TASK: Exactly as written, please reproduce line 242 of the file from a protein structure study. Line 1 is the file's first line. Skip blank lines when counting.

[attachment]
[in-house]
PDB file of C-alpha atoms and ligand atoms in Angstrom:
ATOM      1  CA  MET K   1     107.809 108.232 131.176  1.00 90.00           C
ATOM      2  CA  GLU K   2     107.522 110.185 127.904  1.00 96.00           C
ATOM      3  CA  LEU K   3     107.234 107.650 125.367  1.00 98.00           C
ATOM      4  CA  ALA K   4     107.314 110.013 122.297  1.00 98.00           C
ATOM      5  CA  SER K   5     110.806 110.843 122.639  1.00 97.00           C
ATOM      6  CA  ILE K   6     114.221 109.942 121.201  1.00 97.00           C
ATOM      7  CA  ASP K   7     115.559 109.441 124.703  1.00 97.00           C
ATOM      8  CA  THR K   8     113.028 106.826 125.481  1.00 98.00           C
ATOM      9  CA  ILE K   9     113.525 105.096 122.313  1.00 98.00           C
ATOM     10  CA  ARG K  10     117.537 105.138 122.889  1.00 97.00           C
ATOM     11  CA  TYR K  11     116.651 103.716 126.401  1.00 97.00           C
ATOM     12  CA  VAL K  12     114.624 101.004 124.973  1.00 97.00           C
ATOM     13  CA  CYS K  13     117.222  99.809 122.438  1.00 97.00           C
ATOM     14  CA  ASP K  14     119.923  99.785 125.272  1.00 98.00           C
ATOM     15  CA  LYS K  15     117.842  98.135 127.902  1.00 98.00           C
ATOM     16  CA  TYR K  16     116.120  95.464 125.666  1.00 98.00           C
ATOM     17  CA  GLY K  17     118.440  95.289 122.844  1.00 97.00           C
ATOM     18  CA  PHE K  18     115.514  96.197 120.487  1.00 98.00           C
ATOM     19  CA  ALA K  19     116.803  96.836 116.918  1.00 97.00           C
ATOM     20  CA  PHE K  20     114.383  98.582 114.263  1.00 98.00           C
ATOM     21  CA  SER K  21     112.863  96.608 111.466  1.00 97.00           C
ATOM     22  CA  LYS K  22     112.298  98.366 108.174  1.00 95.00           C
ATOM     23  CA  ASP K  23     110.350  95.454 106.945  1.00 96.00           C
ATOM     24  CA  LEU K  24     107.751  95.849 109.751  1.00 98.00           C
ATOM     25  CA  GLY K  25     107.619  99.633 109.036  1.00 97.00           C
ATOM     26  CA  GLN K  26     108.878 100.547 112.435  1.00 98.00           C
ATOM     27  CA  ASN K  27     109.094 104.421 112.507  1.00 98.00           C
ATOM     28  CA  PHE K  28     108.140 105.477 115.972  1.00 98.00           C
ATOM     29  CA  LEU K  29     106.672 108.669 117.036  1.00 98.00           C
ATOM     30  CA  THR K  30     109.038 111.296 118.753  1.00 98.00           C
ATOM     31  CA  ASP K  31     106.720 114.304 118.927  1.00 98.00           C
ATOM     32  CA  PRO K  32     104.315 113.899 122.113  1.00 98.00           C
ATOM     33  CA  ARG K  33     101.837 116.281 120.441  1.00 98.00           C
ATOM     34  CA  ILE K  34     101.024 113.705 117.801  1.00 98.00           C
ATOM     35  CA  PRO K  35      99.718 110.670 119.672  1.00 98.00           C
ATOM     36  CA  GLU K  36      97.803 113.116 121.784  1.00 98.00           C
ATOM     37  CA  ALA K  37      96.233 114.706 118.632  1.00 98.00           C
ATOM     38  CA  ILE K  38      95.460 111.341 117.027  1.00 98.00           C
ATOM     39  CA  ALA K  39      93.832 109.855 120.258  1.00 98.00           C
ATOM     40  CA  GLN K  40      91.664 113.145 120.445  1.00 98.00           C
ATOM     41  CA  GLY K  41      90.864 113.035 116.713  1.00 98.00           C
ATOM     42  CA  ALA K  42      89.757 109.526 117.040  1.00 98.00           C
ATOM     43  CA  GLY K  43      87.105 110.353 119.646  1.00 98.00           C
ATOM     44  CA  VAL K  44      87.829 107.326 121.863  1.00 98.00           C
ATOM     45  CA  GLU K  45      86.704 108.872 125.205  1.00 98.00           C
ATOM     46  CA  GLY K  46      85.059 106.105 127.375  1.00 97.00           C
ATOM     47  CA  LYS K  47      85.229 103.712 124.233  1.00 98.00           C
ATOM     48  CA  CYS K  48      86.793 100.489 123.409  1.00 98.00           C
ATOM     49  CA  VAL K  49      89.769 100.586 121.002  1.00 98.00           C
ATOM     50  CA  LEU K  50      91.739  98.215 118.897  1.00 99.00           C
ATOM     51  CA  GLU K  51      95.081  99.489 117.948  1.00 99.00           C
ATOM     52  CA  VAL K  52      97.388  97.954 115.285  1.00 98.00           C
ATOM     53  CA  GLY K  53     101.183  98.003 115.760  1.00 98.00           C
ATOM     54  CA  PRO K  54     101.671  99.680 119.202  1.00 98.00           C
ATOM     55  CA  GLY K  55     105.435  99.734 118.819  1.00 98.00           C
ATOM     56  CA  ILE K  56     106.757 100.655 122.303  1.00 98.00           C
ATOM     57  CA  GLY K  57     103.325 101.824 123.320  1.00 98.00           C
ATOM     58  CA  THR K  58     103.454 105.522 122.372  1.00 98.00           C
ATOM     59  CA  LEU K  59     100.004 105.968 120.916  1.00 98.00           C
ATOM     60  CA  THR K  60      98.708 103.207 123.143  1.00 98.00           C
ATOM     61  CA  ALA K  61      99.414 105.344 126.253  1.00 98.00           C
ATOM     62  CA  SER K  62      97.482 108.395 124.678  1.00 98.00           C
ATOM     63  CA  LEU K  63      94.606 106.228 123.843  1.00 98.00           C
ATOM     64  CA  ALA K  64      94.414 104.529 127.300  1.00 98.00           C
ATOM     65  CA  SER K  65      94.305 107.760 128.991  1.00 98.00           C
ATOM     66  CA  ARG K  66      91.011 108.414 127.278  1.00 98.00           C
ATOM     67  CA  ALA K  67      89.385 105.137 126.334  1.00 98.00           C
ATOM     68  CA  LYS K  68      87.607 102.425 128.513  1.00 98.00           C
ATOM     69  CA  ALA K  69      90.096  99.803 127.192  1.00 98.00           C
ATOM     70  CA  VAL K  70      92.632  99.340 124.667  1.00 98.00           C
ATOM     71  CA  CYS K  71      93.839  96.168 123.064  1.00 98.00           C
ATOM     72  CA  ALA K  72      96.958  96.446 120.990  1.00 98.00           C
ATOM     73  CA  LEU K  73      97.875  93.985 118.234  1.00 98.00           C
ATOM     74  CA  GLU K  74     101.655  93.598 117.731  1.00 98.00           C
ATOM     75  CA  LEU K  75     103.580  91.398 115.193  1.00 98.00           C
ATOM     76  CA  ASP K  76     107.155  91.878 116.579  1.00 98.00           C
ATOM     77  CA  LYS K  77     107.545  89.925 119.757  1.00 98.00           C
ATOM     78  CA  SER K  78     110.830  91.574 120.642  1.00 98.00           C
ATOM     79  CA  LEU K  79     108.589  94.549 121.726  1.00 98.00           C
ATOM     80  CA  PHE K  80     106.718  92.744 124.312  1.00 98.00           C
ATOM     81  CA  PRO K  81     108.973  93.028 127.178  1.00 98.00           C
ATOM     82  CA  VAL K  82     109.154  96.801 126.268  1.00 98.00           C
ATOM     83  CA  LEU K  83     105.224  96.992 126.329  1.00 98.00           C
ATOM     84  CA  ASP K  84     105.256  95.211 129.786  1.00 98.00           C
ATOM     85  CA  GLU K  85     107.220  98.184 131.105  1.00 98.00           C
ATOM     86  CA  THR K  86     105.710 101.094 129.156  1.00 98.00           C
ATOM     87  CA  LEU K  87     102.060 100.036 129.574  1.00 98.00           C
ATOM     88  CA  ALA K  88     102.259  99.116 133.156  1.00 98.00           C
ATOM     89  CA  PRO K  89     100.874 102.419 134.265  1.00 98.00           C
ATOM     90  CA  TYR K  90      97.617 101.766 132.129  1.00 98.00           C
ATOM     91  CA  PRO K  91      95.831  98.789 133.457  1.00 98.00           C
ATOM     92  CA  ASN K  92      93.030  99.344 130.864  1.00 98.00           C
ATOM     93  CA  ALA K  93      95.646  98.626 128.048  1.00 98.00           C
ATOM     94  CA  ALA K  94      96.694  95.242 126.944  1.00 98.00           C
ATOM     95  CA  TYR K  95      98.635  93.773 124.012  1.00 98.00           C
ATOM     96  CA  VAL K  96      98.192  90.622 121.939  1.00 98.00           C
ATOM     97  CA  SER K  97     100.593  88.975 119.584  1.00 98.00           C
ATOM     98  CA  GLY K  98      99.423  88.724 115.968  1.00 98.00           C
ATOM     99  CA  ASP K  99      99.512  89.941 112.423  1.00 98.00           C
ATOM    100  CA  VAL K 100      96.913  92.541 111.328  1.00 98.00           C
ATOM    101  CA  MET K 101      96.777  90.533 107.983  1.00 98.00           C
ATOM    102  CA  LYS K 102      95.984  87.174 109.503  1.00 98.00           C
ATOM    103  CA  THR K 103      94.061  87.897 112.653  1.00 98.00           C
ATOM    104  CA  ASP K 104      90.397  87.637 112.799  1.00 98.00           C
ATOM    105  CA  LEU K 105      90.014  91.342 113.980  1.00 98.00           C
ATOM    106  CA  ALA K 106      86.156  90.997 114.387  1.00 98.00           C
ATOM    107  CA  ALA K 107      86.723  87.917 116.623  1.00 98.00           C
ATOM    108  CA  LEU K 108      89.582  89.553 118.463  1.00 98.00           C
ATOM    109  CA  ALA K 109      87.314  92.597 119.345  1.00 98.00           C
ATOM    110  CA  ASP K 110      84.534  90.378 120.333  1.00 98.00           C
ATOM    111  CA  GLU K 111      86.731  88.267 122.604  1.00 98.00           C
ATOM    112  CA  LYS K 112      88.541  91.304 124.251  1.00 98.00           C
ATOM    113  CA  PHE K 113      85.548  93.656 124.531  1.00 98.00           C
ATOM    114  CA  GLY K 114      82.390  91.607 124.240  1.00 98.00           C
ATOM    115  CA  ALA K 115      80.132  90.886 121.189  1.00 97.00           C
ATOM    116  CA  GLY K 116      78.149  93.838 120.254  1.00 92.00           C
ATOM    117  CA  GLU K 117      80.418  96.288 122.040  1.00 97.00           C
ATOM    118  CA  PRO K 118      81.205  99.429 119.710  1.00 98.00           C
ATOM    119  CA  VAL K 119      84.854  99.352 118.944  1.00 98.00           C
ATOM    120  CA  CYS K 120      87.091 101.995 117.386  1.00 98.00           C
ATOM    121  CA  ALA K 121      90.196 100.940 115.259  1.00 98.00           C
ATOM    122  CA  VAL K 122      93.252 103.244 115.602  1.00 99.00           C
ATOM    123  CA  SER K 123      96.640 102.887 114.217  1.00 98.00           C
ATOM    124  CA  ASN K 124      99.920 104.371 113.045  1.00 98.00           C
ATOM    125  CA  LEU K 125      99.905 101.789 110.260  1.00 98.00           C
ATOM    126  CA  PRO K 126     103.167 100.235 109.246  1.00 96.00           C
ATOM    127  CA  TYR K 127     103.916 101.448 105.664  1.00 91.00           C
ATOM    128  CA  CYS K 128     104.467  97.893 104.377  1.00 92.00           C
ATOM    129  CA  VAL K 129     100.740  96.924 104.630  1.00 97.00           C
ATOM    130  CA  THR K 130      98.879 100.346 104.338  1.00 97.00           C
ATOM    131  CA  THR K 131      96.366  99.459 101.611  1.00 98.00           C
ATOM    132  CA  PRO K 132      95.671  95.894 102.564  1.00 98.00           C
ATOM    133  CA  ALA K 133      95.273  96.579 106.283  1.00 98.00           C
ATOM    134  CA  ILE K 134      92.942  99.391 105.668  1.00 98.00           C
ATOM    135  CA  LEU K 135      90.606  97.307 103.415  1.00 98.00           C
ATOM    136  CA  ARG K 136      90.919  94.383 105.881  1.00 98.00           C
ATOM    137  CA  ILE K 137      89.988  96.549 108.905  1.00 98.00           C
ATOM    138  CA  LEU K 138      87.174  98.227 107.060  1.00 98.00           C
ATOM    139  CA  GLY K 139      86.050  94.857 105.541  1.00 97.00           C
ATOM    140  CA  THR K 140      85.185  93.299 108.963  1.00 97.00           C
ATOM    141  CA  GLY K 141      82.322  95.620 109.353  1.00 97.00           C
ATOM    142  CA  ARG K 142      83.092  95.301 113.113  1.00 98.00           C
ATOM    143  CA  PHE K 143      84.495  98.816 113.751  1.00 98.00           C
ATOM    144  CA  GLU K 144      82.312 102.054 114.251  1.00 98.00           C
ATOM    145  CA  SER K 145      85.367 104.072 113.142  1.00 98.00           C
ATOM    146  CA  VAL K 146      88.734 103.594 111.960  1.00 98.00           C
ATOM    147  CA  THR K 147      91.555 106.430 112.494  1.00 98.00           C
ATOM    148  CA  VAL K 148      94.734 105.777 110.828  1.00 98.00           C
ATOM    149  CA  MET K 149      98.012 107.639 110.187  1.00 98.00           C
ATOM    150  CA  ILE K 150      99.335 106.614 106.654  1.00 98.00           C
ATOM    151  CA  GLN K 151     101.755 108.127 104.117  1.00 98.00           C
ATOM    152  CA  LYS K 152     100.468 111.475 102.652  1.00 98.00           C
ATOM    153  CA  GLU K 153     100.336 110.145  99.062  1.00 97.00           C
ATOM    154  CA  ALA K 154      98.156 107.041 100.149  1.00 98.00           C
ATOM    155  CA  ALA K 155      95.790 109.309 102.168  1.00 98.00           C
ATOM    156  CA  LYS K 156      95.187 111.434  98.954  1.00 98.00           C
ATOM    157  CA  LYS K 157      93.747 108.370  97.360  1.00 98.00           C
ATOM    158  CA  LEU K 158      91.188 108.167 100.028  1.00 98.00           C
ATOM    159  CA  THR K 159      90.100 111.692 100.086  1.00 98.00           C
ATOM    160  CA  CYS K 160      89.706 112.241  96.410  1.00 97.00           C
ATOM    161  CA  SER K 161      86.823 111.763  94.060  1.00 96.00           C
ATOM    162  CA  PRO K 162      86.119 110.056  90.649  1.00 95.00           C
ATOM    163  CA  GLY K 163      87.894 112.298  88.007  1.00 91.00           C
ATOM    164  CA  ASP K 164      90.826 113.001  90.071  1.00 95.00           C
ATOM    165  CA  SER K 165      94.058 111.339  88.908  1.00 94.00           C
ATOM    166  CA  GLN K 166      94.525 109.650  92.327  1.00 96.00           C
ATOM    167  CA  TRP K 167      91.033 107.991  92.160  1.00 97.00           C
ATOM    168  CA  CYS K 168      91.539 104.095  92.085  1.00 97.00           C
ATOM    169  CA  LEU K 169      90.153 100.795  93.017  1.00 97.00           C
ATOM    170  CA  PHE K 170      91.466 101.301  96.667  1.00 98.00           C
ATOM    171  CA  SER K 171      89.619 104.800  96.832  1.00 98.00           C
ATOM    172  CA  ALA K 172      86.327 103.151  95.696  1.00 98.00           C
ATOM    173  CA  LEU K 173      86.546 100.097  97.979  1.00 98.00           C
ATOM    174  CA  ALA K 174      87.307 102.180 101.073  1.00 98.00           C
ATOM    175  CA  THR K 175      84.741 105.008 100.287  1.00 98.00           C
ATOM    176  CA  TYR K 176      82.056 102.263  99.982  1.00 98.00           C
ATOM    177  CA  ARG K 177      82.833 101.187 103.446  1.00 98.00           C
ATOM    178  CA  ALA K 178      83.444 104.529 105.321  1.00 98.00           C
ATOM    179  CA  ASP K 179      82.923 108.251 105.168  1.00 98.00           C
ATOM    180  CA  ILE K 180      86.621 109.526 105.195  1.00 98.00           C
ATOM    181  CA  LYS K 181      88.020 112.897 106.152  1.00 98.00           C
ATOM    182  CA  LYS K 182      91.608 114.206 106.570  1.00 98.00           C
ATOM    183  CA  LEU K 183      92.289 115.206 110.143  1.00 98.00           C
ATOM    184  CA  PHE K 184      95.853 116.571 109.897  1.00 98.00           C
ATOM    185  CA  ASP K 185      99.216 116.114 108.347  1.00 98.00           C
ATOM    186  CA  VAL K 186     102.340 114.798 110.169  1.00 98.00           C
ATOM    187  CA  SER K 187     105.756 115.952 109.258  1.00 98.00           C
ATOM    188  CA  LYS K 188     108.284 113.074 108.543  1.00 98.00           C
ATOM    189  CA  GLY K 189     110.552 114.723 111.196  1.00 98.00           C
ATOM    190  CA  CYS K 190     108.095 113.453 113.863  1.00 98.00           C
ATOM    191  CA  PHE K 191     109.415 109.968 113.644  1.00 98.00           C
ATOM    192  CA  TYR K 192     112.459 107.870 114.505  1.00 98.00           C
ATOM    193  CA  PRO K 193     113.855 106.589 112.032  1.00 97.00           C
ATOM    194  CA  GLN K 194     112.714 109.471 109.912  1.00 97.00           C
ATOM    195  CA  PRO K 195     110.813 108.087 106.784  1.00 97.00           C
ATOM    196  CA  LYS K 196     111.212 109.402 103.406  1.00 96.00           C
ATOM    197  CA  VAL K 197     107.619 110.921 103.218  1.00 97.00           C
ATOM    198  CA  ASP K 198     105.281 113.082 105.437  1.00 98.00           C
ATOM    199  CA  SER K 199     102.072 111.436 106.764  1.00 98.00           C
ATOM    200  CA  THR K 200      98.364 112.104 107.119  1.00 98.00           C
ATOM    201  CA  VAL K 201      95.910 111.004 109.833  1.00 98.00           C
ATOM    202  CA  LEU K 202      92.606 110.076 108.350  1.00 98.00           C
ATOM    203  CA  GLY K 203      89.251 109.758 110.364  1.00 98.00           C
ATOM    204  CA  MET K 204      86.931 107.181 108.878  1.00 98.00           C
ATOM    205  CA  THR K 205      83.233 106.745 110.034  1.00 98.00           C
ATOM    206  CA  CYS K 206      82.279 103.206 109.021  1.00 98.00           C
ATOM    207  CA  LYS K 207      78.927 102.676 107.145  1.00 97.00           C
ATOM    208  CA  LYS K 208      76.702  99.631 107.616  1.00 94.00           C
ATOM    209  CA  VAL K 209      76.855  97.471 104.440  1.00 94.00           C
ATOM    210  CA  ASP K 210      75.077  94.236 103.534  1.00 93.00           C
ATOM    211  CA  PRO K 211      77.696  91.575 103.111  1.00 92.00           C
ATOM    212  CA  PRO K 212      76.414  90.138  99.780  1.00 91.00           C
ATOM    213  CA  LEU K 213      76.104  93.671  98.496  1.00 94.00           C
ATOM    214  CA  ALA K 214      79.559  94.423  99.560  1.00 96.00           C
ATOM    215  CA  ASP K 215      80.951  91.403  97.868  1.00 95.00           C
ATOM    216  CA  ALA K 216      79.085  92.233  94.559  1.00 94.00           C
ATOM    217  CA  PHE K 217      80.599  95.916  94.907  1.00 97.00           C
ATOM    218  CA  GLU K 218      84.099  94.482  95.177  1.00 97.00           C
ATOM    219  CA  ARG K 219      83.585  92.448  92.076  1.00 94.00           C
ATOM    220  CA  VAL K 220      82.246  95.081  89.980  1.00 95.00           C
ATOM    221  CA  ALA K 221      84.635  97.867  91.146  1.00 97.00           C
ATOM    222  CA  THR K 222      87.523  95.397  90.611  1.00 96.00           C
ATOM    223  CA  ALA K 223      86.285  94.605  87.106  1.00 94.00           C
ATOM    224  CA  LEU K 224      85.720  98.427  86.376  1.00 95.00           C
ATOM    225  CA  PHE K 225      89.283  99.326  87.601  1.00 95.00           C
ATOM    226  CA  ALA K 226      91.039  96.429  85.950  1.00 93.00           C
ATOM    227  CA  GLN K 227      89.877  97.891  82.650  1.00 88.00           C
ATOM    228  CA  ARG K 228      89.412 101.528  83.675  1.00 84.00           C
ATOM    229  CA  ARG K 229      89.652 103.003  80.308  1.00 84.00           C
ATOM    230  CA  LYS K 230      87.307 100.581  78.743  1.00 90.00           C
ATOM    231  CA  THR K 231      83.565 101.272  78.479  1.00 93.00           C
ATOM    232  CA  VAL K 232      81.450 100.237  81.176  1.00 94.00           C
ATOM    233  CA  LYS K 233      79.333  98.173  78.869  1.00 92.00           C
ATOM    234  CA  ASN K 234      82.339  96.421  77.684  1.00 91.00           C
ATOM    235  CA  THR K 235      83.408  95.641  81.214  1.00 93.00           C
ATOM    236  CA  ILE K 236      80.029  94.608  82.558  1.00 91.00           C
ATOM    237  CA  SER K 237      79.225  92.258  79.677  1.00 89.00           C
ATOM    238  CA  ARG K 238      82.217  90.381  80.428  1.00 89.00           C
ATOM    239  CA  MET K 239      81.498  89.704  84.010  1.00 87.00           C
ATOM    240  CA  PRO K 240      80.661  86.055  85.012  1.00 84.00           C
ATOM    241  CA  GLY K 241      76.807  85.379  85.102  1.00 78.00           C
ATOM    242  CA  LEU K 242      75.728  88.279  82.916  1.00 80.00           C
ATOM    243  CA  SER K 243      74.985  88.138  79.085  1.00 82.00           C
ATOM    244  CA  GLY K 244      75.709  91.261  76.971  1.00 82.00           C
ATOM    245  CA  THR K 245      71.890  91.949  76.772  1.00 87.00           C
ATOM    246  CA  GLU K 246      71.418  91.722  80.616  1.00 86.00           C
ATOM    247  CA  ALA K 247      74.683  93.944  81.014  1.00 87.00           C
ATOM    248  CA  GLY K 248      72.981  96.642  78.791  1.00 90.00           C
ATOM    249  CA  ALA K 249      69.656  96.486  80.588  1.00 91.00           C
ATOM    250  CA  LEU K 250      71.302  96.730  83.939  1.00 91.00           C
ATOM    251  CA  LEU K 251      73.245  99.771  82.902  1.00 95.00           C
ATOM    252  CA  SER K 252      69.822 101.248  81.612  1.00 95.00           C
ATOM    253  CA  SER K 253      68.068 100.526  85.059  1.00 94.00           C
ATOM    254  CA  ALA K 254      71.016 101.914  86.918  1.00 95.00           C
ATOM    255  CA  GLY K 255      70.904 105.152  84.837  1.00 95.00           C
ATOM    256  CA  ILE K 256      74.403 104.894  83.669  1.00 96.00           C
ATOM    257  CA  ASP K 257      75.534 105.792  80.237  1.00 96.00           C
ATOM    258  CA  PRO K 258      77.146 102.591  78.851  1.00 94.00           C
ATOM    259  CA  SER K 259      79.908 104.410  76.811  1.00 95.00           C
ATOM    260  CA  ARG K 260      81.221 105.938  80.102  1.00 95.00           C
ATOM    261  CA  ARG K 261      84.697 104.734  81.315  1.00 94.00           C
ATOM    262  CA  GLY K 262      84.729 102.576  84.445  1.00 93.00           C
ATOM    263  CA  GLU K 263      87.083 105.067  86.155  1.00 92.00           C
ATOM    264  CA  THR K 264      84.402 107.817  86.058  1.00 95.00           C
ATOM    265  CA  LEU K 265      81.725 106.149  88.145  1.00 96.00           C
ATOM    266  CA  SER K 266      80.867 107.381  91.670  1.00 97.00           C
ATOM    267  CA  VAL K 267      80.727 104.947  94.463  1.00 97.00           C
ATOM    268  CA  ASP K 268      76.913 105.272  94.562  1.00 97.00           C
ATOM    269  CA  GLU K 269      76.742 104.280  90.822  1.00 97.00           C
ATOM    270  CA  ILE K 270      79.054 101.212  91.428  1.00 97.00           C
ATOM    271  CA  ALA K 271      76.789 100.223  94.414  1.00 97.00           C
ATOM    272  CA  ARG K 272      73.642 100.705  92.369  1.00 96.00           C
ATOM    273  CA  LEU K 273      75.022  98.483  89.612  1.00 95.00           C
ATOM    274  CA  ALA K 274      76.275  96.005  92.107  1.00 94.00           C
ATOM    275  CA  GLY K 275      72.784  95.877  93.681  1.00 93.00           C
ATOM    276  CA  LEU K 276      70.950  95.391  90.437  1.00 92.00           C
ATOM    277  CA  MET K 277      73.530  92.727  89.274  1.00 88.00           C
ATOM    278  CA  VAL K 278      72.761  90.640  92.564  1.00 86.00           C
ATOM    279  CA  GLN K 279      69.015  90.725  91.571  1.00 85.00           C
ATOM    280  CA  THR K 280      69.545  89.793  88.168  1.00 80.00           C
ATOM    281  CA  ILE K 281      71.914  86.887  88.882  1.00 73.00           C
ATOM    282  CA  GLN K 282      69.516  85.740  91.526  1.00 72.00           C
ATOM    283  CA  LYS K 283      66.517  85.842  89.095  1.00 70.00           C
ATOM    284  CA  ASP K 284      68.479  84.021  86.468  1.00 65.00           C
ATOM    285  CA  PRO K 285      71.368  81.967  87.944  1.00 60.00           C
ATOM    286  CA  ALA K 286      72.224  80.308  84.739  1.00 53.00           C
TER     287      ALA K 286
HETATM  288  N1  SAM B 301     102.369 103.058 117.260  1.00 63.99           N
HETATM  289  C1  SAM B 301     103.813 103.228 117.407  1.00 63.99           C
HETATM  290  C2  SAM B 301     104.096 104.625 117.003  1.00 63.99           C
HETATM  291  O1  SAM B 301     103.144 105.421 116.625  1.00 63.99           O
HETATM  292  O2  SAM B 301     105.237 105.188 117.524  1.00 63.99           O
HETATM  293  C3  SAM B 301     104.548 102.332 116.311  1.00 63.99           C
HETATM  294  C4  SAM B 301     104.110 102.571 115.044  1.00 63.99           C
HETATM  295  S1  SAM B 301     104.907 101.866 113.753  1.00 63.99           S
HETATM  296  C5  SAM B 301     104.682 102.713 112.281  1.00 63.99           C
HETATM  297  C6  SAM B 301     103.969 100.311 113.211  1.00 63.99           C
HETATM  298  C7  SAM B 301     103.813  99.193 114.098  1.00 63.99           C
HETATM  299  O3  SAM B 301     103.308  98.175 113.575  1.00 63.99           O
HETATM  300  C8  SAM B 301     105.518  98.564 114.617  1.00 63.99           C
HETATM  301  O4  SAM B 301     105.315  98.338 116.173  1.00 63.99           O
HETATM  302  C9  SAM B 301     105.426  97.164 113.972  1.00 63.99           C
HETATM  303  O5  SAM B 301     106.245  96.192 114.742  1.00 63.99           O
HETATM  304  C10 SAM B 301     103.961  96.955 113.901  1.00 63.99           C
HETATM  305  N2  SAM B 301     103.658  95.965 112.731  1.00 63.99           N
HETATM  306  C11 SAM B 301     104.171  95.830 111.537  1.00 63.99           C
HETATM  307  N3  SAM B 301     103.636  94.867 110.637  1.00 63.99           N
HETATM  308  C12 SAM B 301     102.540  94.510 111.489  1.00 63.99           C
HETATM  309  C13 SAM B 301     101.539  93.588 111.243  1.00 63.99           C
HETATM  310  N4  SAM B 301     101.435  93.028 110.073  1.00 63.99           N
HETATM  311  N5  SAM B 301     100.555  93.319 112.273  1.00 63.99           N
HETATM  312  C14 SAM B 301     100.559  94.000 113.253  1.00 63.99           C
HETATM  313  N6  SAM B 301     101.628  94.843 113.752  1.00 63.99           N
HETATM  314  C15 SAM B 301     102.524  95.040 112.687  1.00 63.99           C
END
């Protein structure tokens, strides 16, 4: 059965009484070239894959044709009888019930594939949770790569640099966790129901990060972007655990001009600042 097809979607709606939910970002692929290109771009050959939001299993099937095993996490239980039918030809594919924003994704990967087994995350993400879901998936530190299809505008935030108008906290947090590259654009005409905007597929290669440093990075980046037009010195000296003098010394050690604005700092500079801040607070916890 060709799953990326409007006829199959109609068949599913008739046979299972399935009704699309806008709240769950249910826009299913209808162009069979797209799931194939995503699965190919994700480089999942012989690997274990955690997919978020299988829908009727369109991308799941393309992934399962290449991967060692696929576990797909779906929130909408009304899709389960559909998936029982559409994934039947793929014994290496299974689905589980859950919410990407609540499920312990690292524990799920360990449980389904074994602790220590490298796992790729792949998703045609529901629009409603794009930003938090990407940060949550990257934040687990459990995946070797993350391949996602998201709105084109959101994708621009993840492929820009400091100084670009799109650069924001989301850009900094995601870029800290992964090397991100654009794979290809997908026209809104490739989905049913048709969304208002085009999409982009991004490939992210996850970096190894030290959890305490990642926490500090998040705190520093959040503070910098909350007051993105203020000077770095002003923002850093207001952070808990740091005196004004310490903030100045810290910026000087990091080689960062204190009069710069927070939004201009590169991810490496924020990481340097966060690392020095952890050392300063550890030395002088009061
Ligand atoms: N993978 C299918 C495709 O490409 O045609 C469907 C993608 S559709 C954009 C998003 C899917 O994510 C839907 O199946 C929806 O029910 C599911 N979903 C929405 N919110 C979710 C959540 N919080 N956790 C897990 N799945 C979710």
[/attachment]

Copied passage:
ATOM    240  CA  PRO K 240      80.661  86.055  85.012  1.00 84.00           C